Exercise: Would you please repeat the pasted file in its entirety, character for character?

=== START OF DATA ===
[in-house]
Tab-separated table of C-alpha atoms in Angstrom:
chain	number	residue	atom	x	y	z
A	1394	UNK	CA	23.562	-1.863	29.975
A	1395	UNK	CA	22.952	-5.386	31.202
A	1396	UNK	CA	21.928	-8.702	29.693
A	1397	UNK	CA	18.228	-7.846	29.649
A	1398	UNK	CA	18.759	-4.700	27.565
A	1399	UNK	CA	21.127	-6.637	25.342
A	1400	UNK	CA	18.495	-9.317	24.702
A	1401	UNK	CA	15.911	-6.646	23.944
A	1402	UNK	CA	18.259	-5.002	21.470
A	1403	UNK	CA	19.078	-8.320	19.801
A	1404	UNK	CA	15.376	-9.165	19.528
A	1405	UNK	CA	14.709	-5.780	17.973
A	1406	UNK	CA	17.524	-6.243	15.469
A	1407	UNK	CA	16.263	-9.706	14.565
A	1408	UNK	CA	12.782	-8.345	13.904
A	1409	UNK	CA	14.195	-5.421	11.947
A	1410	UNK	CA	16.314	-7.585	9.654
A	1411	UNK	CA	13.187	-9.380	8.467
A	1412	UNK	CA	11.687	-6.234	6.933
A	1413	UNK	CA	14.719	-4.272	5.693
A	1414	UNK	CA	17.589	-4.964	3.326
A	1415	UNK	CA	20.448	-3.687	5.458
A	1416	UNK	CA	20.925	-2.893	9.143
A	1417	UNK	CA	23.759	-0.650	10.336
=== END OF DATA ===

[in-house]
Tab-separated table of C-alpha atoms in Angstrom:
chain	number	residue	atom	x	y	z
A	1394	UNK	CA	23.562	-1.863	29.975
A	1395	UNK	CA	22.952	-5.386	31.202
A	1396	UNK	CA	21.928	-8.702	29.693
A	1397	UNK	CA	18.228	-7.846	29.649
A	1398	UNK	CA	18.759	-4.700	27.565
A	1399	UNK	CA	21.127	-6.637	25.342
A	1400	UNK	CA	18.495	-9.317	24.702
A	1401	UNK	CA	15.911	-6.646	23.944
A	1402	UNK	CA	18.259	-5.002	21.470
A	1403	UNK	CA	19.078	-8.320	19.801
A	1404	UNK	CA	15.376	-9.165	19.528
A	1405	UNK	CA	14.709	-5.780	17.973
A	1406	UNK	CA	17.524	-6.243	15.469
A	1407	UNK	CA	16.263	-9.706	14.565
A	1408	UNK	CA	12.782	-8.345	13.904
A	1409	UNK	CA	14.195	-5.421	11.947
A	1410	UNK	CA	16.314	-7.585	9.654
A	1411	UNK	CA	13.187	-9.380	8.467
A	1412	UNK	CA	11.687	-6.234	6.933
A	1413	UNK	CA	14.719	-4.272	5.693
A	1414	UNK	CA	17.589	-4.964	3.326
A	1415	UNK	CA	20.448	-3.687	5.458
A	1416	UNK	CA	20.925	-2.893	9.143
A	1417	UNK	CA	23.759	-0.650	10.336